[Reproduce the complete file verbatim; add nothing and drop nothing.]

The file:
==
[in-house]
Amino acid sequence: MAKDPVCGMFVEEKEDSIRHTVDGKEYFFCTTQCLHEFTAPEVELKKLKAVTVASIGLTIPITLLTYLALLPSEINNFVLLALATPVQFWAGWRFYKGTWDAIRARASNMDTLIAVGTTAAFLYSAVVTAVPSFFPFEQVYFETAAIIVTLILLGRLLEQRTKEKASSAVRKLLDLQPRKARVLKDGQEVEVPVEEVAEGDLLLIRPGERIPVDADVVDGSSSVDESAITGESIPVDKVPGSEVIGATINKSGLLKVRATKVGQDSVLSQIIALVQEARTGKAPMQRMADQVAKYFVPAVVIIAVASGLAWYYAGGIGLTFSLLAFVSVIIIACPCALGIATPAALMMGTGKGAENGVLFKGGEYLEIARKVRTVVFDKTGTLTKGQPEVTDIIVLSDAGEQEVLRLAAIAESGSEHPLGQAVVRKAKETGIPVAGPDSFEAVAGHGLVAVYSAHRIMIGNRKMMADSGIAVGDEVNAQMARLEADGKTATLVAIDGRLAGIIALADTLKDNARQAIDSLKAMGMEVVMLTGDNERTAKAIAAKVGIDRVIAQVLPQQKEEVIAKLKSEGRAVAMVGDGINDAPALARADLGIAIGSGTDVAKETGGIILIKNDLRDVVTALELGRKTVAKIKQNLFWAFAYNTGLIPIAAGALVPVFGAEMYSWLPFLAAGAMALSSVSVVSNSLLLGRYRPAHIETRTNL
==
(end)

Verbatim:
[in-house]
Amino acid sequence: MAKDPVCGMFVEEKEDSIRHTVDGKEYFFCTTQCLHEFTAPEVELKKLKAVTVASIGLTIPITLLTYLALLPSEINNFVLLALATPVQFWAGWRFYKGTWDAIRARASNMDTLIAVGTTAAFLYSAVVTAVPSFFPFEQVYFETAAIIVTLILLGRLLEQRTKEKASSAVRKLLDLQPRKARVLKDGQEVEVPVEEVAEGDLLLIRPGERIPVDADVVDGSSSVDESAITGESIPVDKVPGSEVIGATINKSGLLKVRATKVGQDSVLSQIIALVQEARTGKAPMQRMADQVAKYFVPAVVIIAVASGLAWYYAGGIGLTFSLLAFVSVIIIACPCALGIATPAALMMGTGKGAENGVLFKGGEYLEIARKVRTVVFDKTGTLTKGQPEVTDIIVLSDAGEQEVLRLAAIAESGSEHPLGQAVVRKAKETGIPVAGPDSFEAVAGHGLVAVYSAHRIMIGNRKMMADSGIAVGDEVNAQMARLEADGKTATLVAIDGRLAGIIALADTLKDNARQAIDSLKAMGMEVVMLTGDNERTAKAIAAKVGIDRVIAQVLPQQKEEVIAKLKSEGRAVAMVGDGINDAPALARADLGIAIGSGTDVAKETGGIILIKNDLRDVVTALELGRKTVAKIKQNLFWAFAYNTGLIPIAAGALVPVFGAEMYSWLPFLAAGAMALSSVSVVSNSLLLGRYRPAHIETRTNL